3 min read

📌 YouTube's election, Groups get a probation and Trump banned?

The week in content moderation - edition #87

Welcome to Everything in Moderation, your weekly newsletter about content moderation on the web, picked and packed by me, Ben Whitelaw.

Today, I’m excited to launch ‘Meet the Moderators’, a series of in-depth interviews designed to give content moderators a voice in the future of online speech. It’s an idea I’ve had for over a year — but I need the support of you, EiM subscribers, to make it happen. Read on to find out more.

I promised last week that I’d round up the content moderation incidents and implications from last week's US election — let me know if there’s anything I’ve missed by replying to this email — BW

📜 Policies - company guidelines and speech regulation

Joe Biden’s election has led to a lot of speculation about what will happen next in terms of moderation and speech regulation in the US.

The most interesting tidbit to have emerged is the online abuse task force, reported by Fortune,  that President Biden will launch to better understand the connection between digital threats and real-life harm. Staffed by government officials, legal experts and tech company employees, it will be expected to come up with recommendations to address an issue that was a recurring news line during the Trump administration.

Elsewhere, Wired predicts that dis- and misinformation will seem less urgent because it ‘isn’t so tightly tied to the sitting US president' while Biden's view on Section 230 — the law that provides web services with immunity if a user posts something illegal — is neatly summed up in this LA Times piece as "replace the rule of near-categorical immunity with something more fact-sensitive.”

Elsewhere, Joan Donovan of Harvard Kennedy’s Shorenstein Center plugs the need for greater transparency in this good piece for MIT Technology Review. I’m considering getting one her quotes — 'Fair content moderation decisions are key to public accountability’ — as a tattoo.

💡 Products - features and functionality

It’s all a bit vague but the New York Times reported last week that Facebook and Twitter were planning to add more friction to their products to avoid false information spreading about the election. No specifics were mentioned (just the euphemistic ‘an additional click or two’) and no timelines for when this might happen (or if it would conclude when Trump eventually concedes). Nonetheless, 'friction tech' something I’ve talked about here before (#76 and #79) and will be an important way platforms can ensure the right content goes up and stays up.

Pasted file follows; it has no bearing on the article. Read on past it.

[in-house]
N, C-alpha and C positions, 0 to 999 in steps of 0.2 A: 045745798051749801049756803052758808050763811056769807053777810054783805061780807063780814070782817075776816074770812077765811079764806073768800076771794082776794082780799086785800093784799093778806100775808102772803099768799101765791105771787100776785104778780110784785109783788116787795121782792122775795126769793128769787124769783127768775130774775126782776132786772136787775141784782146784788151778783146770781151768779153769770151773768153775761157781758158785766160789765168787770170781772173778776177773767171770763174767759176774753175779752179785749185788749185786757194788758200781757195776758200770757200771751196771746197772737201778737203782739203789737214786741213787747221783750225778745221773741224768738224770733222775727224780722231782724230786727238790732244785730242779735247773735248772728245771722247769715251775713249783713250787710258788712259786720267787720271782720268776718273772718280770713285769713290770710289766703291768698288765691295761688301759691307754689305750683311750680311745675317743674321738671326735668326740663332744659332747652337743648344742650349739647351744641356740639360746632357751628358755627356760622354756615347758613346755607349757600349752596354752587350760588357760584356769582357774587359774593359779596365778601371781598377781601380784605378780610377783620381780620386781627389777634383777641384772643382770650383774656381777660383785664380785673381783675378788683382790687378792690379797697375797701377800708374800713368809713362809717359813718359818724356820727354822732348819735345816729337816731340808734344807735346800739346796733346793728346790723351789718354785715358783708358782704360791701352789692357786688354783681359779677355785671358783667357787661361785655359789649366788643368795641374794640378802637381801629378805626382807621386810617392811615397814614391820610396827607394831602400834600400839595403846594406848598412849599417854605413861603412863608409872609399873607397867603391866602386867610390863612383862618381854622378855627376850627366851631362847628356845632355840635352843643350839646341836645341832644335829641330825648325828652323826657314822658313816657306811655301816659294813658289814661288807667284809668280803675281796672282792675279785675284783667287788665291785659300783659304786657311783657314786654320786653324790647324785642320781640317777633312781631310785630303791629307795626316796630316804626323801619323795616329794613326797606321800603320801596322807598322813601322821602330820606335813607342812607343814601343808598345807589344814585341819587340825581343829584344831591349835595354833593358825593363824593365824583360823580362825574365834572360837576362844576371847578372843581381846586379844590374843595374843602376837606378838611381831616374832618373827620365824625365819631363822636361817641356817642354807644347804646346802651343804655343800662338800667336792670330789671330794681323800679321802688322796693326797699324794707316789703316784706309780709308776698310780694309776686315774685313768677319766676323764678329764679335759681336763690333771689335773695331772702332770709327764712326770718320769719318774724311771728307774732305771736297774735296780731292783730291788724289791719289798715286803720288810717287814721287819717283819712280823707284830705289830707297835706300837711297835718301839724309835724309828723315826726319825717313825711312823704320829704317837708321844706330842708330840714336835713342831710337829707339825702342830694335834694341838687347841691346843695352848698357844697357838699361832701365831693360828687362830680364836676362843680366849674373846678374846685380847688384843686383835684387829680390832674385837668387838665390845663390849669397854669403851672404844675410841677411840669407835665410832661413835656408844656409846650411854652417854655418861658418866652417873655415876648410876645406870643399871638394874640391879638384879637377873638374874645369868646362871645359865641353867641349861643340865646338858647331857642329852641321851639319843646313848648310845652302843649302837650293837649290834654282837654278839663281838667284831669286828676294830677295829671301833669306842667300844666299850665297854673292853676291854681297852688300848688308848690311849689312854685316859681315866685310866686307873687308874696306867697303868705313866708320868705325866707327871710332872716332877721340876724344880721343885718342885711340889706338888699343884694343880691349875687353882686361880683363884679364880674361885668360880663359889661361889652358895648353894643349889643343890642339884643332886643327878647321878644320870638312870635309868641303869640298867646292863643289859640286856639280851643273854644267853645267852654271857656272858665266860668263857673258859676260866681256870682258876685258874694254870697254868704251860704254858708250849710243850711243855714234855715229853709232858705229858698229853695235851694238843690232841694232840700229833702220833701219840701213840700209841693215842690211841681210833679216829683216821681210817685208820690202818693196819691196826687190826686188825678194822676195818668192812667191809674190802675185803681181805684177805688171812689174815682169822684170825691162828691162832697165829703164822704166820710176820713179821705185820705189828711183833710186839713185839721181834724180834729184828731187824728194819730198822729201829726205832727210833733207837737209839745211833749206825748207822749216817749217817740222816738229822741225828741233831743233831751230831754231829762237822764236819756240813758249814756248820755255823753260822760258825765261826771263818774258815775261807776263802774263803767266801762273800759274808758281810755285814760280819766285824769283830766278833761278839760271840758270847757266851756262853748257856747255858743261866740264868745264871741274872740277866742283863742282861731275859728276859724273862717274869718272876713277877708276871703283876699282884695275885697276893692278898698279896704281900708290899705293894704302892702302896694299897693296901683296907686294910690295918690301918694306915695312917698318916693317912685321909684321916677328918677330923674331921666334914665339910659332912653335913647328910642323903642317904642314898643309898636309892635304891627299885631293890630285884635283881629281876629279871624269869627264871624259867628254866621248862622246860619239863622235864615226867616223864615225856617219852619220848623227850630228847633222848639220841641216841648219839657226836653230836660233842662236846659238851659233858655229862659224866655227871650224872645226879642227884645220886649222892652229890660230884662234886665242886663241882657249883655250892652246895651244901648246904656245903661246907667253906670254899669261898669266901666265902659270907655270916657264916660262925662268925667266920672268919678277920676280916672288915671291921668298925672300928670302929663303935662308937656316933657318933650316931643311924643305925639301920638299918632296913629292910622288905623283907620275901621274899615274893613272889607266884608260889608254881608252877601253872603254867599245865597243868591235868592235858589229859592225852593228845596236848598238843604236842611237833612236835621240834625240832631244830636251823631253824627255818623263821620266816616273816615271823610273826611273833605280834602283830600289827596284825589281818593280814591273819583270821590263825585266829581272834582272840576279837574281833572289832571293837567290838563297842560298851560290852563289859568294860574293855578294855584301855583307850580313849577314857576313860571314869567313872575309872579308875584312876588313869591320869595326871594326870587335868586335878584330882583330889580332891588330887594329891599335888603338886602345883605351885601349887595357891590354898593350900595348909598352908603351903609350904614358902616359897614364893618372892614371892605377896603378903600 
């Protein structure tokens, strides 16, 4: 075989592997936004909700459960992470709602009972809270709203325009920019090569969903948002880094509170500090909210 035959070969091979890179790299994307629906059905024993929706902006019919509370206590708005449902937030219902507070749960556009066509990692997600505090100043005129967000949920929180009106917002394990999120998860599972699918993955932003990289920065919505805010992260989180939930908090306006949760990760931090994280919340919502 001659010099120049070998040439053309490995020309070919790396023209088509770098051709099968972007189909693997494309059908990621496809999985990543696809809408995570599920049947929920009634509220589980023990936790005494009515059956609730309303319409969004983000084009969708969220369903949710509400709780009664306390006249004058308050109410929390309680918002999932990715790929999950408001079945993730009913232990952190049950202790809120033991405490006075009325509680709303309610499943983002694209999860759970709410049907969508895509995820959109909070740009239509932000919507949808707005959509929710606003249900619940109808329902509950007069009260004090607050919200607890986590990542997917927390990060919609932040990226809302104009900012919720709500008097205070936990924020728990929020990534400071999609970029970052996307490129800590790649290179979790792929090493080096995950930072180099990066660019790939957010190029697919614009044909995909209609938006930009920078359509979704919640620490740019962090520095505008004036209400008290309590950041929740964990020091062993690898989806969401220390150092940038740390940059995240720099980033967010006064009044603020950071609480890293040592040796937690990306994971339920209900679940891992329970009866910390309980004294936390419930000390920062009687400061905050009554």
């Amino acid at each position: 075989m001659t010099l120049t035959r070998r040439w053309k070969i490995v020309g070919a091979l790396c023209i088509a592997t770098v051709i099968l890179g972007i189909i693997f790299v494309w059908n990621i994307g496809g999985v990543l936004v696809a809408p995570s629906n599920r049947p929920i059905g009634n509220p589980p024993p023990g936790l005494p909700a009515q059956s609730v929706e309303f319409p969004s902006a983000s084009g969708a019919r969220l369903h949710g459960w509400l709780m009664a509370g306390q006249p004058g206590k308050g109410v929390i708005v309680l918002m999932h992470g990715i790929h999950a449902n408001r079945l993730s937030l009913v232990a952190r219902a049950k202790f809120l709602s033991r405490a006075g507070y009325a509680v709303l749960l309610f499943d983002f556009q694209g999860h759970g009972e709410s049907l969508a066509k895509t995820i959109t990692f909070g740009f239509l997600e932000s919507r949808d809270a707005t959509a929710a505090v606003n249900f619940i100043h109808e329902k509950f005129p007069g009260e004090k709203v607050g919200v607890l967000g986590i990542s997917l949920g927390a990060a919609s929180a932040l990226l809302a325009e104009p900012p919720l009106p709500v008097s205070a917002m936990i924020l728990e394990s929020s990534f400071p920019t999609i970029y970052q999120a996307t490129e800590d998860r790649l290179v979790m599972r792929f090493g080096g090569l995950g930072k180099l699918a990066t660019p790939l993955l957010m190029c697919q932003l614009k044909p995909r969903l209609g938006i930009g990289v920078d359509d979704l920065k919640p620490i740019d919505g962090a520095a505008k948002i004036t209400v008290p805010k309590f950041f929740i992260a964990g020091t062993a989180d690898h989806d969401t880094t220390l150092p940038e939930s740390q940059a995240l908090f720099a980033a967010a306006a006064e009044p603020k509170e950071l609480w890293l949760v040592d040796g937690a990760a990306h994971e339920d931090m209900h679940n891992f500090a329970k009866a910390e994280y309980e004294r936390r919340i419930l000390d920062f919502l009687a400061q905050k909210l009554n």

💬 Platforms - dominant digital platforms

The dominant narrative since election day, apart from the labelling of dozens of Trump tweets, has been how YouTube failed to avoid voter fraud claims spreading, racked up millions of views, earned thousands of dollars of revenue for the channel and were only pulled down when journalists alerted them to what was happening. Just a normal day then. Remarkably, YouTube told Bloomberg it was ‘generally working as intended’. Casey Newton’s Platformer has the full details.

Facebook has created a new 60-day probation status for Groups found to be sharing misinformation. It comes after 'Stop the Steal’, a group of 325,000 mainly Republican users that was calling for violence in the hours after election day, was pulled down due to its delegitimisation of the election. Groups can be put in probation by Facebook at any time, are not open to appeal and force admins to approve every post. Draconian measures, to say the least.

👥 People - those shaping the future of content moderation

Law.com has a good profile of Cris Armenta, a San Diego lawyer, that is working with 15 conservative YouTubers who claim the platform violated their contractual and constitutional rights when it removed their content as part of an initiative to clear the cite of QAnon videos and other conspiracy theories. Definitely one to watch.

🐦 Tweets of note

  • "Alex Jones does the same shit” - Carlos Maza, who came to blows with conservative YouTuber Stephen Crowder back in 2019, notes how Steve Bannon was able to spout mistruths this week by appearing on other people's channels.
  • "Sadly social media regulations in Africa are not fighting hate speech & disinformation" - Freelance journalist Samira Salwani on the growing problem of social media regulation in Africa.
  • “Pseudonymity is really popular, and “dark” visual aesthetics dominate depression-related hashtags” - Ysabel Gerrard gives an overview her new paper (and a piece for Wired) about depression on Instagram.

Everything in Moderation is a weekly newsletter about content moderation and the policies, products, platforms and people shaping its future.